A Vintage Year in Europe

By November 6, 2003, 5:00 pm
European TourLike a fine wine, the 2003 European Tour season will go down as a vintage year.
Beginning the year with a wee bit hangover following a fantastic win in the 2002 Ryder Cup at The Belfry, the party continued on in 2003. There, some of the 'poster boys for a good time' enjoyed wonderful comeback seasons as well as breakout seasons.
And then there's Ernie Els, who seemingly is just getting better with age as he celebrated his first-ever ascent to the top of the tour's Order of Merit (money list). Though shut out of the majors in 2003, the easy-going, broad-shouldered South African had his game - and maybe more importantly - his mind at it's peak.
He posted four victories on the European Tour, including the unofficial World Match Play title, along with three runner-up finishes. The Big Easy also picked up a couple of impressive wins on the PGA Tour and finished his year with a staggering seven wins worldwide.
Though it's easy to see why Els is the top story in 2003, several other individual story lines that are worth noting are that of Darren Clarke, his good buddy Lee Westwood and a couple of twenty-somethings in Fredrik Jacobson and Paul Casey.
Clarke, who has won a title in six consecutive seasons dating back to 1998, has finally righted the ship that had drifted a little off course. He fell from third on the Order of Merit in 2001 all the way down to the 22nd position in the 2002 season.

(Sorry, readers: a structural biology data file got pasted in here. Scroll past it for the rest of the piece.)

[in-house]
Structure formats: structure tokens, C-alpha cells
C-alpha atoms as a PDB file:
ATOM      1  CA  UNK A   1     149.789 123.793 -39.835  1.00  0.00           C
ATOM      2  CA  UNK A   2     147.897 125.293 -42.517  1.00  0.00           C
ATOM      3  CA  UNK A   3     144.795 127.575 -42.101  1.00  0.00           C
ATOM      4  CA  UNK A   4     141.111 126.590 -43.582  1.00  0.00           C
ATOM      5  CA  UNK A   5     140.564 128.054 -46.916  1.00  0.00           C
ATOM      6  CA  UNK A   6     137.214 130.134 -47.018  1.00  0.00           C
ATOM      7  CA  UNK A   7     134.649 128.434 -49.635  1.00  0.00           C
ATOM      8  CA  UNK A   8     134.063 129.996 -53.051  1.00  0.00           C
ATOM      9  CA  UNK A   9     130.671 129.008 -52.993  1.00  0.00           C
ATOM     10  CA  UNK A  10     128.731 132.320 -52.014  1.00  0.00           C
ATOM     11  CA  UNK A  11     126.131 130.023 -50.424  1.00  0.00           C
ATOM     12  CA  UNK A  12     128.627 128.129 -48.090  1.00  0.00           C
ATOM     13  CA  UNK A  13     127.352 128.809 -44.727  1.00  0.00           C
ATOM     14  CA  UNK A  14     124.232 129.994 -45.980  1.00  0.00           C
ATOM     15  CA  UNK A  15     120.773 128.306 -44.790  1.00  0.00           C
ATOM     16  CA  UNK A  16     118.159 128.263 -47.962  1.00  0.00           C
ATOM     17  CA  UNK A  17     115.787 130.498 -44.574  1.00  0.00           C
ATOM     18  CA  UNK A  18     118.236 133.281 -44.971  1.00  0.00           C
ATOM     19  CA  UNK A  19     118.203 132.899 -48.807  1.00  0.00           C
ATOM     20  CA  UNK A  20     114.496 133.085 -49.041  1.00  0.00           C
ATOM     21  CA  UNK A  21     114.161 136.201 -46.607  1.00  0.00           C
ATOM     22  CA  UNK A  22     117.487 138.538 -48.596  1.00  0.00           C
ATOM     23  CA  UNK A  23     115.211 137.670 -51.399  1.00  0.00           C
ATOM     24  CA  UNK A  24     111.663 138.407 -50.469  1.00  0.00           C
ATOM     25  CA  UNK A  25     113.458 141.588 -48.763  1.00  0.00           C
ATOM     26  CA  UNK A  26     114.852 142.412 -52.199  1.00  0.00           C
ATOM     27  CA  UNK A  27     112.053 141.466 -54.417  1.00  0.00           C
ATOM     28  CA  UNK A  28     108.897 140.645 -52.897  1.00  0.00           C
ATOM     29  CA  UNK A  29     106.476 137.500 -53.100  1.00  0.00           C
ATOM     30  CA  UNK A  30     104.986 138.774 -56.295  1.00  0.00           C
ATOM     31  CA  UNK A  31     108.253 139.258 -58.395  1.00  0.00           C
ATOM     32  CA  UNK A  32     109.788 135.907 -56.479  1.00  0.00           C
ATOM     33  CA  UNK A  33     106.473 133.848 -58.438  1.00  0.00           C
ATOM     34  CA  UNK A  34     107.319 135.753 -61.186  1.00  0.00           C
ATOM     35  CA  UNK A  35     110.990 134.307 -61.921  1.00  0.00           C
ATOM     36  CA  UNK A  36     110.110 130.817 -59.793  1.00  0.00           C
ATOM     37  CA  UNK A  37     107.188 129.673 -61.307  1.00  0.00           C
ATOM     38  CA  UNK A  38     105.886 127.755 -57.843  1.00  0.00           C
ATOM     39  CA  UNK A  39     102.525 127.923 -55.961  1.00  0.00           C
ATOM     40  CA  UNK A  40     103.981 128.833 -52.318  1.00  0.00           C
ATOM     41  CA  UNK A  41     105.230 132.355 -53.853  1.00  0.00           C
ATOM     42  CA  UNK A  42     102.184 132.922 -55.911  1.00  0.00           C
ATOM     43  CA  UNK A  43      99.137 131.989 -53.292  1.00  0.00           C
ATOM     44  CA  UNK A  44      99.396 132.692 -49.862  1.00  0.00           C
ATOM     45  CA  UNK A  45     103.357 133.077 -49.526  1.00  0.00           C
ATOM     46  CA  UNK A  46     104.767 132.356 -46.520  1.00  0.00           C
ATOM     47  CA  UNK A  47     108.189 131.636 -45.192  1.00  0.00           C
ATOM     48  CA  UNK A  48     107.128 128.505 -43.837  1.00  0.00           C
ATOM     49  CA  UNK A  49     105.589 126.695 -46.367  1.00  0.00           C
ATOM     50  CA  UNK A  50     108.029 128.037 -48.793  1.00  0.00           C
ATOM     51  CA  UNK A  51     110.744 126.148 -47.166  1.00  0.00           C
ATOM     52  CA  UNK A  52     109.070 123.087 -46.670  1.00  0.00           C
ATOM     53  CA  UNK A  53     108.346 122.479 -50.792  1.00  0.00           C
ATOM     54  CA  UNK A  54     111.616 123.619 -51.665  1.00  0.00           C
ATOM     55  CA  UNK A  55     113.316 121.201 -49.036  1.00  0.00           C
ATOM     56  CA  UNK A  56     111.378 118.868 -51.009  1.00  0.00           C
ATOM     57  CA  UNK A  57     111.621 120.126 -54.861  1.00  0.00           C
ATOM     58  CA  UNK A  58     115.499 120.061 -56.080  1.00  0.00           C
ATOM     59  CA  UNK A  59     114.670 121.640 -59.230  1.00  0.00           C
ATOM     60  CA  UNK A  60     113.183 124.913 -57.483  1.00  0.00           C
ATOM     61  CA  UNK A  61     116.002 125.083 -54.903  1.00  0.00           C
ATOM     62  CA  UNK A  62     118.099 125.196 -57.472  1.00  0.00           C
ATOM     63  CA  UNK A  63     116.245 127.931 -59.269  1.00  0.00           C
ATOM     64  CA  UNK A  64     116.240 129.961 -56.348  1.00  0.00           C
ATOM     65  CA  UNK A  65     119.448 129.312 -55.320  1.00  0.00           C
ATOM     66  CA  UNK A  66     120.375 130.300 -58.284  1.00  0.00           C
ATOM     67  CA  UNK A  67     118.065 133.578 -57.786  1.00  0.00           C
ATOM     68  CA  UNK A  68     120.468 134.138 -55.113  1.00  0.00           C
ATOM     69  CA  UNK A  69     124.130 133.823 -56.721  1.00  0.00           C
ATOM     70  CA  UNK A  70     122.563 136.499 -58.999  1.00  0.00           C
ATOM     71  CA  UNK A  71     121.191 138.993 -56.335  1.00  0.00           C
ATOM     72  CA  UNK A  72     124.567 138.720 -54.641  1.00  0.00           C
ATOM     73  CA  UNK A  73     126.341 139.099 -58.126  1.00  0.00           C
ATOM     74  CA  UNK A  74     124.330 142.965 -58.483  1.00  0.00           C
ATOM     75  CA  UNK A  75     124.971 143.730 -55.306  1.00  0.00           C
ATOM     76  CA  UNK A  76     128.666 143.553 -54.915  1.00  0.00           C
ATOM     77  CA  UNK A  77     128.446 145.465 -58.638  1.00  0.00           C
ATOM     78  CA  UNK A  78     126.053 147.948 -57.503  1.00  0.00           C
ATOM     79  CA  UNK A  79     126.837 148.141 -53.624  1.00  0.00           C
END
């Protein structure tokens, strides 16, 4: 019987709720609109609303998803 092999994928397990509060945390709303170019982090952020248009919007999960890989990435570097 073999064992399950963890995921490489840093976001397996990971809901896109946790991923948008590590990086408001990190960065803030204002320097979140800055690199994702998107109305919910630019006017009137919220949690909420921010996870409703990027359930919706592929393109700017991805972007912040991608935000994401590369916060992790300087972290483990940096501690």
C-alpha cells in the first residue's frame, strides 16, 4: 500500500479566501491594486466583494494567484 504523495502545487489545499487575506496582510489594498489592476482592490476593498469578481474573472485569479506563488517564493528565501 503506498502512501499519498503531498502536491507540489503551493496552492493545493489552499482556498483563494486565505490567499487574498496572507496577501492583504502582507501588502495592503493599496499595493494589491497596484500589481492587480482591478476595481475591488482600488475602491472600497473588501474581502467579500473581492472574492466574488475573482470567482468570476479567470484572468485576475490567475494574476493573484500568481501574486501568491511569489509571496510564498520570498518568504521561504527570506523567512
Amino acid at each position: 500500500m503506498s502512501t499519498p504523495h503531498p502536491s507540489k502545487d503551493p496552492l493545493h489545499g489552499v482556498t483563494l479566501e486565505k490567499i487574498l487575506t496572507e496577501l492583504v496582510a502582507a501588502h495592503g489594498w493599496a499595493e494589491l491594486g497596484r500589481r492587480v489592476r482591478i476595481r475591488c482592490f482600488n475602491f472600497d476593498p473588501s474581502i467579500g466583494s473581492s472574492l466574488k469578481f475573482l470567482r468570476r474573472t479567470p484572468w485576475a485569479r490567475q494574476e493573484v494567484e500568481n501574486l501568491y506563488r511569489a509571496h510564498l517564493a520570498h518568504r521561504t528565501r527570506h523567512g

But with the help of world-renowned golf instructor Butch Harmon, Clarke has rebounded and enjoyed one of the finest seasons of his career. An impressive win at the WGC-NEC Invitational in August over the likes of Tiger Woods, Davis Love and Vijay Singh moved Clarke to second in the final Order of Merit standings, the highest finish of his career.
Clarke's pal Westwood, however, is a slightly different story, though much more dramatic. Not only did the 26-year-old Englishman get off course, but his ship nearly sank before an amazing comeback late in the year that now has him back among the game's elite.
Recall in 2000, Westwood knocked the irrepressible Colin Montgomerie off his perch atop the European Tour's Order of Merit after the Scotsmans incredible seven-year run. Westwood racked up six victories on the year, including seven other top-5 finishes and was poised to take a seat next to today's golfing greats.
But an almost eerie slide soon took hold following the 2000 season that eventually plummeted Westwood's world ranking from fourth all the way down to 215th in August.